In the end, it worked out well.

Eventually, who got to do what and how many episodes were determined by people’s dates and availability.

I feel like the intensity of each episode is maintained because there are these many filmmakers.

It would have been very difficult for one director to sustain it for this much time.

Whilst working on a creatively liberal platform like the web, what do you do to maintain that balance in terms of the bold content you choose to portray?

What worked for us was the fact that we were collaborating with a platform like Amazon Prime Originals.

We know that eventually there is not going to be any kind of censorship.

In that sense, that is very liberating.

I feel that the larger crux of Karan and Tara is an example of writers writing without censoring themselves.

Given that section 377 has recently cleared. How do you hope the series will continue the conversation regarding same-sex rights in India?

We’ll have to take a look at that and hopefully deal with that in season 2 (if it happens).

At the end of the day, the decriminalisation is a big step, but we also have to deal with the de-stigmatisation.

When a law like this is in place for so many years, the prejudice and stigma run very deep.

So, if you ask me if we’re going to run out of order? My answer is no, unfortunately, not.

The law took so long for it to change and mindsets will take even longer – that is the impact of stigmatisation.

There has to be a de-stigmatisation process which has slowly begun, but it’s a start at least.

For Zoya, Alankrita and myself, when we’re talking about love and relationships, the 377 dialogue had a very valid space in the discussion.

Since you’ve directed films of various genres, what determines you to choose a film and style?

For me, I think the style of a film comes from an idea.

I do try and take a slightly organic route.

What idea will come to me next that is something I don’t know.

Since my style of films has been different, it could be anything.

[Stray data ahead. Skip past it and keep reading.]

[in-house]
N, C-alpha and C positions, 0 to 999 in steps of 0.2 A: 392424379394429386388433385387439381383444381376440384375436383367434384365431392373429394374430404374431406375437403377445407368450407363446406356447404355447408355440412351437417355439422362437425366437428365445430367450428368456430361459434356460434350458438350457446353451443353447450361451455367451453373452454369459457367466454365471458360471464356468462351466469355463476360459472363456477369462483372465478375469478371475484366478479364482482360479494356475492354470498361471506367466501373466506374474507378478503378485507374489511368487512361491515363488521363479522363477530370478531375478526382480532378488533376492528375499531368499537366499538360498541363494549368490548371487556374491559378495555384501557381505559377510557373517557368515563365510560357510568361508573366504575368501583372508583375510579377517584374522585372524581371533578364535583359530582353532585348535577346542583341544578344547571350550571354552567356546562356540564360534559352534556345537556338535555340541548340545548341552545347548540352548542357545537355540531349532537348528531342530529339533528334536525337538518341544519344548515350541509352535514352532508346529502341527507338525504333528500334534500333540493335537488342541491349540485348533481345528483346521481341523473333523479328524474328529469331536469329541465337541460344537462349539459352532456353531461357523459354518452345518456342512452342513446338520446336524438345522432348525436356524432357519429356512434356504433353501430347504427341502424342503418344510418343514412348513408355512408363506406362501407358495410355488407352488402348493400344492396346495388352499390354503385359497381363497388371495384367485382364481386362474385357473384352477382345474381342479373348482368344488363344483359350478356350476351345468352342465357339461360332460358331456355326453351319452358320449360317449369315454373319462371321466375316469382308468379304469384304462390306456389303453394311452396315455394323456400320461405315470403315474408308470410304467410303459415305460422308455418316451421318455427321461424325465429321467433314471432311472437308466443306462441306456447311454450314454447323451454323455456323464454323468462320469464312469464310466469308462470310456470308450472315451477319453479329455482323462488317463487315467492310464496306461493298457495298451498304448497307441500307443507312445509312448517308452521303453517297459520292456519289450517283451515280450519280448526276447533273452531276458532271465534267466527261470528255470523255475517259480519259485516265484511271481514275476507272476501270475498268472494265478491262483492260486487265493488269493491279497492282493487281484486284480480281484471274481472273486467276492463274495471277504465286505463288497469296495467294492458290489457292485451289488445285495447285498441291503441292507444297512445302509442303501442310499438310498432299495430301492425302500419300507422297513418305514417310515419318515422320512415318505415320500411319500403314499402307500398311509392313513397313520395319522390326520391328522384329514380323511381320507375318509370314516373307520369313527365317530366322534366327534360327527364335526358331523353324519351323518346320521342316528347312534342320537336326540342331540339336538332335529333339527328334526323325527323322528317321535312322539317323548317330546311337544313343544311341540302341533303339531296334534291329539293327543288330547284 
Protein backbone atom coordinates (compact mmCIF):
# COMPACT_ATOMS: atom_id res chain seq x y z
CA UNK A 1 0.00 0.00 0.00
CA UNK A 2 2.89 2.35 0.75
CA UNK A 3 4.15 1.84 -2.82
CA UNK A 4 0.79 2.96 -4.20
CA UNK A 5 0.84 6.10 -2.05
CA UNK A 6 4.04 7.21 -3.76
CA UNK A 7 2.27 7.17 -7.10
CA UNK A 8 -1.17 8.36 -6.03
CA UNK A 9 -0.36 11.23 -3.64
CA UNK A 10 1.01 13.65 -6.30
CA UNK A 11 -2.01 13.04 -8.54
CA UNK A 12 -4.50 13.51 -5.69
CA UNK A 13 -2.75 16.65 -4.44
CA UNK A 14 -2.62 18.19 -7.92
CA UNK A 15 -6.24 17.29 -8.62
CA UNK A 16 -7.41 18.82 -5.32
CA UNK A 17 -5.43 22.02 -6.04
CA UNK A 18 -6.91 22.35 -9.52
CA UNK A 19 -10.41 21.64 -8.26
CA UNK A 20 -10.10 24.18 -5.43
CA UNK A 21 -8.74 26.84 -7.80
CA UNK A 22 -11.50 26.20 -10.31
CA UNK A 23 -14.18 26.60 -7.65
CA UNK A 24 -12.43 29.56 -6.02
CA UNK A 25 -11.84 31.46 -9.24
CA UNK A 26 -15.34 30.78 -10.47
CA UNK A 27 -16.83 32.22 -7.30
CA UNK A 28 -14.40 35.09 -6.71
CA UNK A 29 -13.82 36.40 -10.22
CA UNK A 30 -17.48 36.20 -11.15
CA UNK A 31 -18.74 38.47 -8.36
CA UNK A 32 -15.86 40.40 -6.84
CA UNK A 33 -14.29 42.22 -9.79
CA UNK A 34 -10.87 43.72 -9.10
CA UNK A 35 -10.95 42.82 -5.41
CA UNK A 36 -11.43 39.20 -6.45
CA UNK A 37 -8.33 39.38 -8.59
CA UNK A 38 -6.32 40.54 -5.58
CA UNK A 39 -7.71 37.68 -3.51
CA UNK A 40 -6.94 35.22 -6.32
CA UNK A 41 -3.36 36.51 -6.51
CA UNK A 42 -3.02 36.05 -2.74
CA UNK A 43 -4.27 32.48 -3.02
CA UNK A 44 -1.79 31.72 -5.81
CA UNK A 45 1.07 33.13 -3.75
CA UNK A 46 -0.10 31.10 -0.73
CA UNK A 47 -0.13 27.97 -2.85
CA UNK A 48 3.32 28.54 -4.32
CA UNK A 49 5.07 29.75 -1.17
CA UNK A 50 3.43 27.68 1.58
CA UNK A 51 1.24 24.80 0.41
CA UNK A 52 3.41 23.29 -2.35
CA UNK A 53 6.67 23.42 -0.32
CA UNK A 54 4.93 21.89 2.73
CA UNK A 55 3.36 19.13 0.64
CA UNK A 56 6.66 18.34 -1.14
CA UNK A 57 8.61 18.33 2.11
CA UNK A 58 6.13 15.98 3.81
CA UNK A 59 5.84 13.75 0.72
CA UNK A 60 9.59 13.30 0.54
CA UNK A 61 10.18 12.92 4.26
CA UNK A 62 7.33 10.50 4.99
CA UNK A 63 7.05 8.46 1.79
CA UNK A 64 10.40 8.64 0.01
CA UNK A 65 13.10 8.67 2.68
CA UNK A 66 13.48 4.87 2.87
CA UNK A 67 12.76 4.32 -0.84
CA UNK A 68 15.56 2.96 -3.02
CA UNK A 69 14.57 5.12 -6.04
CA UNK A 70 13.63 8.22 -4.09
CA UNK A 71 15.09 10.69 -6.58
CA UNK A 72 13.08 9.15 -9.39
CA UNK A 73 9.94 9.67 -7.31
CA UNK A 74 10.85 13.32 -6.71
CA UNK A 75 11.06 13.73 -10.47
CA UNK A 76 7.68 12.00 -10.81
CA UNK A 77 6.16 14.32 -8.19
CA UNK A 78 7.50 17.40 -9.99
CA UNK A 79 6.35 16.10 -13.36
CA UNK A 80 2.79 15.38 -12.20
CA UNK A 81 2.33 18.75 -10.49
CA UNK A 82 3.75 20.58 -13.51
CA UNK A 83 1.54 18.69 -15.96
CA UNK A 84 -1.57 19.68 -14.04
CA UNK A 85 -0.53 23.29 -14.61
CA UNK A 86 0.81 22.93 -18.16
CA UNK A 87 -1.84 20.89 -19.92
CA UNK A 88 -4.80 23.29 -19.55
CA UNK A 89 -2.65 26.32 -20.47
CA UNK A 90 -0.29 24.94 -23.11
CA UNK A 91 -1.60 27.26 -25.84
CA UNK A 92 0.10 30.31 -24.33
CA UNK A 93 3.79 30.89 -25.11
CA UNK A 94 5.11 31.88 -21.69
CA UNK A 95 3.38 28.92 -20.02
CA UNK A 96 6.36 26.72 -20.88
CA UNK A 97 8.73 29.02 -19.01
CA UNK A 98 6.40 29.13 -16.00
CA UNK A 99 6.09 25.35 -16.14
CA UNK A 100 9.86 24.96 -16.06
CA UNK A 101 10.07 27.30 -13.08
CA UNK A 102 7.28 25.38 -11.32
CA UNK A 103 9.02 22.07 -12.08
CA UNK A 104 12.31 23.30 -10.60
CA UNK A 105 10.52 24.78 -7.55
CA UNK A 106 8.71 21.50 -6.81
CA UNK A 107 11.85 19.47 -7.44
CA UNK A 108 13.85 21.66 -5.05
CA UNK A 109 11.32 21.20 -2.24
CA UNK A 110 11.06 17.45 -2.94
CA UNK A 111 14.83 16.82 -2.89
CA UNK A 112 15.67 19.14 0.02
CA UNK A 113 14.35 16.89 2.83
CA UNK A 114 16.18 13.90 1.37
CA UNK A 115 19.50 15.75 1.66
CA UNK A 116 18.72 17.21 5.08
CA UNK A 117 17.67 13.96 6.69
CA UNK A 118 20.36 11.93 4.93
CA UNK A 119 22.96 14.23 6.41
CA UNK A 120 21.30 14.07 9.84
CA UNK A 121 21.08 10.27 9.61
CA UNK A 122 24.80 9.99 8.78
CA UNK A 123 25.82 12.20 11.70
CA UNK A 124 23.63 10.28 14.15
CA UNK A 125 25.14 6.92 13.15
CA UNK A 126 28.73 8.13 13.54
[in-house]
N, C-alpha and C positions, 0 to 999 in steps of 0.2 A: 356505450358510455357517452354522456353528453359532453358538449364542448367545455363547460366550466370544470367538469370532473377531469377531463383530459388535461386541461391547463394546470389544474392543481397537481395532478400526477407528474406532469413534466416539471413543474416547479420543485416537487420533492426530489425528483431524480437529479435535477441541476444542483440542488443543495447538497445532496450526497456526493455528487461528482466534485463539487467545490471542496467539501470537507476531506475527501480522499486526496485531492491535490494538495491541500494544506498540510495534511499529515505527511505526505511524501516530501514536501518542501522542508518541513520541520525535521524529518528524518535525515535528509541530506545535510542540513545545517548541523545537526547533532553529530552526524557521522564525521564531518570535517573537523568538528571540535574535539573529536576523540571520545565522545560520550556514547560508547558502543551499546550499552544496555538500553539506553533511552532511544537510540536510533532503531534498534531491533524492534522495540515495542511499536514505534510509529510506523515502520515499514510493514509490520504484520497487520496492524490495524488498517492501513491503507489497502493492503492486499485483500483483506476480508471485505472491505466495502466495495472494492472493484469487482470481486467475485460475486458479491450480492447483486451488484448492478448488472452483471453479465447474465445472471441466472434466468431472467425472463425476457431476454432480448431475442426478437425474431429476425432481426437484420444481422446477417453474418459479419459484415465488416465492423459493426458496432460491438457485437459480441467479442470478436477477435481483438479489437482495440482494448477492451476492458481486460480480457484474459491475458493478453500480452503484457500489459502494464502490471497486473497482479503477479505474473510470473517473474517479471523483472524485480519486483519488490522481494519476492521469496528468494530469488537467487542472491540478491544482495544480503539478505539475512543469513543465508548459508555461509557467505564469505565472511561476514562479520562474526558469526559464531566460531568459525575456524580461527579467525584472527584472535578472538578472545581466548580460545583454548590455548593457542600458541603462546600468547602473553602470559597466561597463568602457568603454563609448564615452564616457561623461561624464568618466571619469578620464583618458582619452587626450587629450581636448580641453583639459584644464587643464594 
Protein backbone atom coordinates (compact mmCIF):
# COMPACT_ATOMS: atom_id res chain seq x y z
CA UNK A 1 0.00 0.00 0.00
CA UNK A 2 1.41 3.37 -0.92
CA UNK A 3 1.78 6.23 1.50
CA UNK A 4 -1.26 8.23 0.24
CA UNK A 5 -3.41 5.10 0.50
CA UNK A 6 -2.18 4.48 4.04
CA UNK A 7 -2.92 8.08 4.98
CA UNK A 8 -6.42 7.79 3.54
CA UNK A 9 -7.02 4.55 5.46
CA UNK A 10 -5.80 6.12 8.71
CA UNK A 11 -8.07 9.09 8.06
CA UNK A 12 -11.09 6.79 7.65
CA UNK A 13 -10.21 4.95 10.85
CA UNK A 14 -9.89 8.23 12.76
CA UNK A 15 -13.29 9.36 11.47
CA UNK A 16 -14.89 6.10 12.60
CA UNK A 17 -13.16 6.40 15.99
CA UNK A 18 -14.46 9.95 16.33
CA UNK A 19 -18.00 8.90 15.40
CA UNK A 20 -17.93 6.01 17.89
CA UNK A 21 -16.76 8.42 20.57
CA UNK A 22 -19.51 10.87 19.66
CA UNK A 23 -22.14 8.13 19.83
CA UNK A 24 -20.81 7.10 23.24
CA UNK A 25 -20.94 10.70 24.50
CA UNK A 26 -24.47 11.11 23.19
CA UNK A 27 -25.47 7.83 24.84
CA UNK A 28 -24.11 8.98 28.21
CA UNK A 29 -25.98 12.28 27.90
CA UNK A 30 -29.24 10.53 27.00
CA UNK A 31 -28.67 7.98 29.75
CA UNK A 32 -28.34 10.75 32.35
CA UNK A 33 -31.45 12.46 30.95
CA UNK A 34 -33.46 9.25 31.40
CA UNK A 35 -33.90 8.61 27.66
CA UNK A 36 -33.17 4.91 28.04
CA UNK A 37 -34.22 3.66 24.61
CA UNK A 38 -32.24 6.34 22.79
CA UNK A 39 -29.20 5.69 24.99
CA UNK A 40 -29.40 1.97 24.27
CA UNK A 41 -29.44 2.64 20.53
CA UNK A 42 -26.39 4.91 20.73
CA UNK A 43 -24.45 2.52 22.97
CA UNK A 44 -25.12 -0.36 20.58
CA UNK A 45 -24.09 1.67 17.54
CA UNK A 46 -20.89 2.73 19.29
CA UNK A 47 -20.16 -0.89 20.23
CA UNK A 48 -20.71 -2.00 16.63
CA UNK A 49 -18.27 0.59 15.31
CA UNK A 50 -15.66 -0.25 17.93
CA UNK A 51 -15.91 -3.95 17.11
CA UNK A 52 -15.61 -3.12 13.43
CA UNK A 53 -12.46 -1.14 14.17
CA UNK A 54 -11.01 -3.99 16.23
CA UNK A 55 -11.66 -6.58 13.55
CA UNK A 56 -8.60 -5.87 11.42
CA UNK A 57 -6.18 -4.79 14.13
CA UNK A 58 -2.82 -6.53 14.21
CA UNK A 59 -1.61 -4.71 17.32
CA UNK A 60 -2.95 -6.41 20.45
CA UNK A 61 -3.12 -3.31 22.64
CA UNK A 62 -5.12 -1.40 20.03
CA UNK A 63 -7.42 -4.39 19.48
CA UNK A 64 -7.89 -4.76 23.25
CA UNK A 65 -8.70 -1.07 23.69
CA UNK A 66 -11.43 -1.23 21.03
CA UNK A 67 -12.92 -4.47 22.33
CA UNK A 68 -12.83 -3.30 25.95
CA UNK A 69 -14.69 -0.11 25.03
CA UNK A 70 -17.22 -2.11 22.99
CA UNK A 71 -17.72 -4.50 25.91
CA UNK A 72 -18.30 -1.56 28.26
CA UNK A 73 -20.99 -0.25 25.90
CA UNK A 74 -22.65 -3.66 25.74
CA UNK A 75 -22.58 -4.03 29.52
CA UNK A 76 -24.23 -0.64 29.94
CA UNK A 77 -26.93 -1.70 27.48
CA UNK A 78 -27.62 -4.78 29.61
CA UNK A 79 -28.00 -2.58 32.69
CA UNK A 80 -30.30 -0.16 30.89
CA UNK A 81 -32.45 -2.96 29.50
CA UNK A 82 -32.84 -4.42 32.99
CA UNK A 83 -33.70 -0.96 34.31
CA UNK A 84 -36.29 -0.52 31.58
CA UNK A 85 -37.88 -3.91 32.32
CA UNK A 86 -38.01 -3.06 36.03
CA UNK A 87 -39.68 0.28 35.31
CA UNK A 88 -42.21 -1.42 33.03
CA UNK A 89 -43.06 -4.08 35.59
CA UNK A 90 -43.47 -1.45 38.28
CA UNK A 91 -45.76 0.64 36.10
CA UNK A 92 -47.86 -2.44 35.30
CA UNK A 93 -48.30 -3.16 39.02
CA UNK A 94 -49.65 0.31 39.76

Everything just starts with an idea you connect with or a space you would like to explore.

It is different things that start it off and cannot be bracketed into one style/genre.

Horror is probably the only genre I’m not looking at because I genuinely get scared.

That is my least favourite genre, but then again you should never say never!

We are now seeing more realistic movies rising to popularity in Indian cinema. Do you feel that this shift in preference has been a long time coming?

Yes, definitely. I think that in the last 15 years we have seen this shift.

Changes like this happen slowly and it takes time.

However, if you’re a storyteller functioning from India right now, it’s a good space.

In terms of feature films, the kind of movies you can make all kinds of them.

With all these OTT platforms coming.

You’re seeing a situation here for the first time where finance is chasing content as supposed to the other way round.

With regards to global players (like Amazon Prime) coming in, the Indian audience is getting exposed to international content.

That on a level sort of changes your own pallet.

The show tackles several issues and topics that are rampant in today’s society. What would you like the audience to take away from the series?

The eventual point that Made In Heaven is trying to say (on a personal level) is to really look deep within oneself to find out their identity and what makes them happy.

Self-discovery is a pet obsession with us and on a level, there is always space for improvement.

Made In Heaven is available to stream now on Amazon Prime Video.

Anuj Radia
Journalist and film enthusiast.